Another way to develop and perfect these fundamentals is through the final mode in Single Player; Training. This mode consists of two options: Tutorials and MotoGP Academy. In training you get five training modes: Game Experience, Flag to Flag, Long Lap Penalty, Ride-Height Device (RHD), and Manual Start. These will help you learn these basic concepts and then take them into the MotoGP Academy. The MotoGP Academy breaks the tracks down into sections, and based off your performance, will award you with various medals where gold is sought after. I should take a moment to point out that there are 105 races total, so if you jumped into this before your career and mastered it, then you would be setting yourself up perfectly for a winning future.

The single player mode is very in-depth, so the multiplayer has a lot to live up to. Upon first glance you'll see that not a lot of options exist as you only have online and split screen, but the online portion does offer some more options with Live GP and Lobbies. Within the lobbies you can create your own public or private games, and the race director option is where you can set up the various options such as track, tire compound, class, and more.

The final game mode is Customization, and like the name implies, is all about customizing your rider through their entire outfit from helmet to boots. This customization begins with the graphic editor where you can customize your helmet, the numbers on the bike, any rider stickers (the sticker that goes across your butt), and stickers in general that can be applied. These stickers can be made from numerous layers, and it almost seems as though they took the sticker sheets straight from Forza. This means you can get incredibly creative if you put in the effort.

As with all racing simulator games, one of the most important aspects is the gameplay and in MotoGP 24, you have a few "presets" called under the Game Experience category. Starting things off with Simplified and MotoGP 24 will basically drive the bike for you, and you'll have little to no control over the bike itself. As you move throughout the presets: Intermediate, Advanced, and Pro, you gain more control over the bike, but you must now also balance other facets such as throttle, braking and steering. These settings are felt tremendously when you're in the garage in the pit and you're making changes to your bike.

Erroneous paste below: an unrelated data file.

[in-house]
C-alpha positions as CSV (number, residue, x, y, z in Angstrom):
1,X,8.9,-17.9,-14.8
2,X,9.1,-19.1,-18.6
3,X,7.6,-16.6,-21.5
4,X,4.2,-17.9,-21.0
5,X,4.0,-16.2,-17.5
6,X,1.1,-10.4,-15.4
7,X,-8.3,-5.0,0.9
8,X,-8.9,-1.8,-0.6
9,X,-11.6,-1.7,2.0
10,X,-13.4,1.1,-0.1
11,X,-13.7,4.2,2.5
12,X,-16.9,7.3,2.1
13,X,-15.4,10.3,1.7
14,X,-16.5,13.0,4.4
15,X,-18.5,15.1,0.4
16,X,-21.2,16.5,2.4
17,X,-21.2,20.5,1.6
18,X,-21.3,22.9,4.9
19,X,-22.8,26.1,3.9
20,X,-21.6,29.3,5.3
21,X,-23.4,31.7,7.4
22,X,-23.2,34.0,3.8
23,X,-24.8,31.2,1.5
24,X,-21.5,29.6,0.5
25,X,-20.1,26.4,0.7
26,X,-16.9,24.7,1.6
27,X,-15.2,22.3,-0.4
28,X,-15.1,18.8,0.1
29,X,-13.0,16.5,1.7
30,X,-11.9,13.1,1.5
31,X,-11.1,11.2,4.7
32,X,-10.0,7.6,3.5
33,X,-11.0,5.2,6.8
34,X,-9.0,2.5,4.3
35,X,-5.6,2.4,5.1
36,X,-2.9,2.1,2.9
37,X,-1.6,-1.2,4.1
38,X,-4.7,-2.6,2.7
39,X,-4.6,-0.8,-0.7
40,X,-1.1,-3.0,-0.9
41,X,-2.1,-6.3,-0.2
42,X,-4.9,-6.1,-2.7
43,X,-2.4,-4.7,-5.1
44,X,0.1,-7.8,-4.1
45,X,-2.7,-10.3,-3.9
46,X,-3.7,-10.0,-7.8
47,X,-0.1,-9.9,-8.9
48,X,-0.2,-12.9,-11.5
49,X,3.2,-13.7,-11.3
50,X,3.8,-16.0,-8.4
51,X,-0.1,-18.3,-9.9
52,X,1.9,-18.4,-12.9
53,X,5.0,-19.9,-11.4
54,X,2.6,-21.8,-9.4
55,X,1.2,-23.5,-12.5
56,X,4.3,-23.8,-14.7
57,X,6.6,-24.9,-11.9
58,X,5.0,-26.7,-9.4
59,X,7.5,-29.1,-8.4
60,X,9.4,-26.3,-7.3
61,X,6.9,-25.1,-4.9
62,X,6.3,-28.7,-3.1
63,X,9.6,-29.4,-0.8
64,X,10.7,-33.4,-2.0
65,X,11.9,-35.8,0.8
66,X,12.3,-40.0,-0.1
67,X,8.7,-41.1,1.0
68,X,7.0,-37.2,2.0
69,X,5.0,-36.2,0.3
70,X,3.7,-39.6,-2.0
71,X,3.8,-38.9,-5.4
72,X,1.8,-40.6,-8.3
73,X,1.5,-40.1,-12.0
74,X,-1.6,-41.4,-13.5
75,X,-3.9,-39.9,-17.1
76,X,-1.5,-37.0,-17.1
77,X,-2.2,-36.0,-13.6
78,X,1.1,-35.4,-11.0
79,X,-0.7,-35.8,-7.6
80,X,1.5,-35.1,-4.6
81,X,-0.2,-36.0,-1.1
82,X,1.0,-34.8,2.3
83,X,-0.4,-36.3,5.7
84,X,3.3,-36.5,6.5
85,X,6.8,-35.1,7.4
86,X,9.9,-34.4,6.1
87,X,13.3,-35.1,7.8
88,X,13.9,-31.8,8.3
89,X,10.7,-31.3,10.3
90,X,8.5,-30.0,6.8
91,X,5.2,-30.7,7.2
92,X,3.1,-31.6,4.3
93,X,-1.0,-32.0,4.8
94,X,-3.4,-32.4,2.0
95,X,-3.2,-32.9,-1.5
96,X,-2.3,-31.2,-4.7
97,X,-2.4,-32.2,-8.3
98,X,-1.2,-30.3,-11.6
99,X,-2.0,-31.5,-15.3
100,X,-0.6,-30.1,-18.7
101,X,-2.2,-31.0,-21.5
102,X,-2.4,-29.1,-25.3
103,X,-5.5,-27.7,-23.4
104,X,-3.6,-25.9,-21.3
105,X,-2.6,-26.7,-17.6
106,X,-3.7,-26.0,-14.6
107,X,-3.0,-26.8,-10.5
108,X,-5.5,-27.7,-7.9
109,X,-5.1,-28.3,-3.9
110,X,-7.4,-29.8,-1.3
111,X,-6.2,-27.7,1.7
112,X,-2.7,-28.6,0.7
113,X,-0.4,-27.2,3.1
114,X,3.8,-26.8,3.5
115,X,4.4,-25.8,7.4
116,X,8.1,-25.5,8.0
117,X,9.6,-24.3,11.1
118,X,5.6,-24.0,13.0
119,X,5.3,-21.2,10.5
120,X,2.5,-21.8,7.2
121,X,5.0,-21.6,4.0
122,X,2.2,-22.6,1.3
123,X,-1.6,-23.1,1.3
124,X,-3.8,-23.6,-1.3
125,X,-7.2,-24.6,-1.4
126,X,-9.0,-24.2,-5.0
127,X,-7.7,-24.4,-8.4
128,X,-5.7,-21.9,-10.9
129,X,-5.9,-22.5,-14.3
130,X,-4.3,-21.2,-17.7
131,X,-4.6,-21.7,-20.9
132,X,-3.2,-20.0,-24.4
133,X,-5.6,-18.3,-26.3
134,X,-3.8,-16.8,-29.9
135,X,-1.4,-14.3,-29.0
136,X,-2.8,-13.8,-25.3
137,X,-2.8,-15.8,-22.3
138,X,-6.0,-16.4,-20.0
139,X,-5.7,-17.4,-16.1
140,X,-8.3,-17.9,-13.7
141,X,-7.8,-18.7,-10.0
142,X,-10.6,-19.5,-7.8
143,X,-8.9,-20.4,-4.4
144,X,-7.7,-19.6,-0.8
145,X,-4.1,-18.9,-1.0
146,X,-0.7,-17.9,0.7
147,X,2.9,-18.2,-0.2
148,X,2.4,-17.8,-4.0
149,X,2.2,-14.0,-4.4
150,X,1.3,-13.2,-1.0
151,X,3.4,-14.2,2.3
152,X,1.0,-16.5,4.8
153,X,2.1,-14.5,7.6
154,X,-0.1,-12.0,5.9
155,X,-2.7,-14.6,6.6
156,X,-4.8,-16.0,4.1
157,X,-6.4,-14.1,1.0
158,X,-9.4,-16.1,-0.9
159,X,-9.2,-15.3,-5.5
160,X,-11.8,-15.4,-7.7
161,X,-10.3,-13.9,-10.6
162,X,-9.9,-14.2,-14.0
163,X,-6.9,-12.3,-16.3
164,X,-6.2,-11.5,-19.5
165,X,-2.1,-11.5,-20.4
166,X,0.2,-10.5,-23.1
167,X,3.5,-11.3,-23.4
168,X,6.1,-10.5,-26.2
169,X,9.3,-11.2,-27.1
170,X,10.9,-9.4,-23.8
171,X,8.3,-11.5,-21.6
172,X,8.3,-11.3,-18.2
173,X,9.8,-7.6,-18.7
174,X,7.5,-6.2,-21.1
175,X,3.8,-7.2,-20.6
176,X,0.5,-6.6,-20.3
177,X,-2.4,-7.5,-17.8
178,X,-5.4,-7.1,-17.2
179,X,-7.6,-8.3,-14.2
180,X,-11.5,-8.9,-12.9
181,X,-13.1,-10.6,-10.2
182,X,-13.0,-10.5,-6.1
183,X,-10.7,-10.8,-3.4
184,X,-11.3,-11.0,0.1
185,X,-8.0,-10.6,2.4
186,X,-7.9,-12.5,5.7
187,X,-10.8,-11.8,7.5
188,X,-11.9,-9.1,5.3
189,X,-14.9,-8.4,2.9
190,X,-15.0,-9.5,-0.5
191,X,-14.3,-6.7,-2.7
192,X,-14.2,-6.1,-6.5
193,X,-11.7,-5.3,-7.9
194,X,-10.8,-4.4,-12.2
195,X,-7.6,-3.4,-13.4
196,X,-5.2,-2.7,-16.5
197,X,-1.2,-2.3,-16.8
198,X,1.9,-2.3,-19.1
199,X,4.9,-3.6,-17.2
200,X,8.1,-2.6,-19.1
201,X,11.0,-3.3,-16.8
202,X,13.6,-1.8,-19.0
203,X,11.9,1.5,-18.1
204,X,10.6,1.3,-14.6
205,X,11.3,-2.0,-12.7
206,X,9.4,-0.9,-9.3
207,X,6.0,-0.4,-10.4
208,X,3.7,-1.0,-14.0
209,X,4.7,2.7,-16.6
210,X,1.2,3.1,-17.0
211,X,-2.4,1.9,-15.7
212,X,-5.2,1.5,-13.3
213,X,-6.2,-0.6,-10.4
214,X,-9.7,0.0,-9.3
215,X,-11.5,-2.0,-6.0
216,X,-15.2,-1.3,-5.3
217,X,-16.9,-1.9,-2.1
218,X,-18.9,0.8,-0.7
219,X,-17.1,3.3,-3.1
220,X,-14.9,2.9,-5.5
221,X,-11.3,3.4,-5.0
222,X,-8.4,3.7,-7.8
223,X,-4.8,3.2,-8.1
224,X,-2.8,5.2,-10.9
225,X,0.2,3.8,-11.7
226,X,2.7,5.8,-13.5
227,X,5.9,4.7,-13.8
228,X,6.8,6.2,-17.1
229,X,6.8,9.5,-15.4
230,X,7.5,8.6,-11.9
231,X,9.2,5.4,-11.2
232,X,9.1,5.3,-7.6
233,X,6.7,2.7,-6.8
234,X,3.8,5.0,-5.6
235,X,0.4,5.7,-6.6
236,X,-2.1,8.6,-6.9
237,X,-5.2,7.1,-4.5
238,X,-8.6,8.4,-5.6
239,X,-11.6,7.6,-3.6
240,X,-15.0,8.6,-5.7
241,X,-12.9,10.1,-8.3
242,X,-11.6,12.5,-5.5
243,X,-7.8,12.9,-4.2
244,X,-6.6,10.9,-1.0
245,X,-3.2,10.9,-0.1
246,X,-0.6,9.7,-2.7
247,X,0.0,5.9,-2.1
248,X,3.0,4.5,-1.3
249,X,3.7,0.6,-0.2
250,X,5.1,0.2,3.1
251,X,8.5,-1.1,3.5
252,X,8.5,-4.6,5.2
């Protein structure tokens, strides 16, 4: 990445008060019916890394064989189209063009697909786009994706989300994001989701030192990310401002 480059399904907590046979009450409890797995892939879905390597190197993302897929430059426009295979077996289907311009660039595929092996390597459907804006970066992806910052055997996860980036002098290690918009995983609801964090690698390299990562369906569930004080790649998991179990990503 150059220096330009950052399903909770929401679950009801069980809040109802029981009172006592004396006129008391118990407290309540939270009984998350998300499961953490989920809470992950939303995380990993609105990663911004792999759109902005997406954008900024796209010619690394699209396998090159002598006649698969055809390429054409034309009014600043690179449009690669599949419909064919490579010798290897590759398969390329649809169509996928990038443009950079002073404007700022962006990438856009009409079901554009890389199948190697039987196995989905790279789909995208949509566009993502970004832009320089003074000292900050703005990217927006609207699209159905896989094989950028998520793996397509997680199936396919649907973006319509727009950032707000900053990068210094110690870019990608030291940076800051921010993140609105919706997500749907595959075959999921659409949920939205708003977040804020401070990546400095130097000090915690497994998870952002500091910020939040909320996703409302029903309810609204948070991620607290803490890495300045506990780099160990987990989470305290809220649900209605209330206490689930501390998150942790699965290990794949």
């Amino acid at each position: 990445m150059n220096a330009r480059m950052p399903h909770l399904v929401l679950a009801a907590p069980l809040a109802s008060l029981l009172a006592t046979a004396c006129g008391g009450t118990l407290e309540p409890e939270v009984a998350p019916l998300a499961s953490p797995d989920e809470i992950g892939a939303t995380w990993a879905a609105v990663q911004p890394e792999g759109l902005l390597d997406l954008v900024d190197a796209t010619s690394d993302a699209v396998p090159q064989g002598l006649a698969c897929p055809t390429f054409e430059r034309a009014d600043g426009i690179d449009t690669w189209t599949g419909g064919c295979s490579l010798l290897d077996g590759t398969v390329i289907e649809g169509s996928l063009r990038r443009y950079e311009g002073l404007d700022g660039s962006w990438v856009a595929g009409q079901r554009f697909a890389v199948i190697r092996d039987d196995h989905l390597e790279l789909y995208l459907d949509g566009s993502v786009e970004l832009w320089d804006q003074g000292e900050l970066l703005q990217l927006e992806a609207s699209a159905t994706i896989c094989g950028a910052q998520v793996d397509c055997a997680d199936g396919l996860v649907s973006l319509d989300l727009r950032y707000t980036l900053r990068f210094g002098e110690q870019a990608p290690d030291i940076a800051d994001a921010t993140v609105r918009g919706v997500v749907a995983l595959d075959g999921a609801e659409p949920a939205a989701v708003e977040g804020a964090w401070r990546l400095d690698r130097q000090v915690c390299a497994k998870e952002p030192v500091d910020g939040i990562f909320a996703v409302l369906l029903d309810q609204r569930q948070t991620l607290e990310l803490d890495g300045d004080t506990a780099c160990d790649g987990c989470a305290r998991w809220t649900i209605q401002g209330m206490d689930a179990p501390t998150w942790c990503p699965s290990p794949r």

MotoGP 24 also does all this in a beautiful graphic package. When you're catching the apex of the corner while in a pack of other riders or blasting down the straight at full throttle with the grandstand off to the side, MotoGP 24 does a great job at delivering impressive bike models that sound just as incredible as they scream down the tracks. MotoGP 24 offers a wealth of quality motor racing in a streamlined package that provides controller ripping tension and body leaning turns.

**MotoGP 24 was provided by the publisher and reviewed on an Xbox Series X**

Overall: 8.2 / 10
Gameplay: 8.5 / 10
Visuals: 8.0 / 10
Sound: 7.5 / 10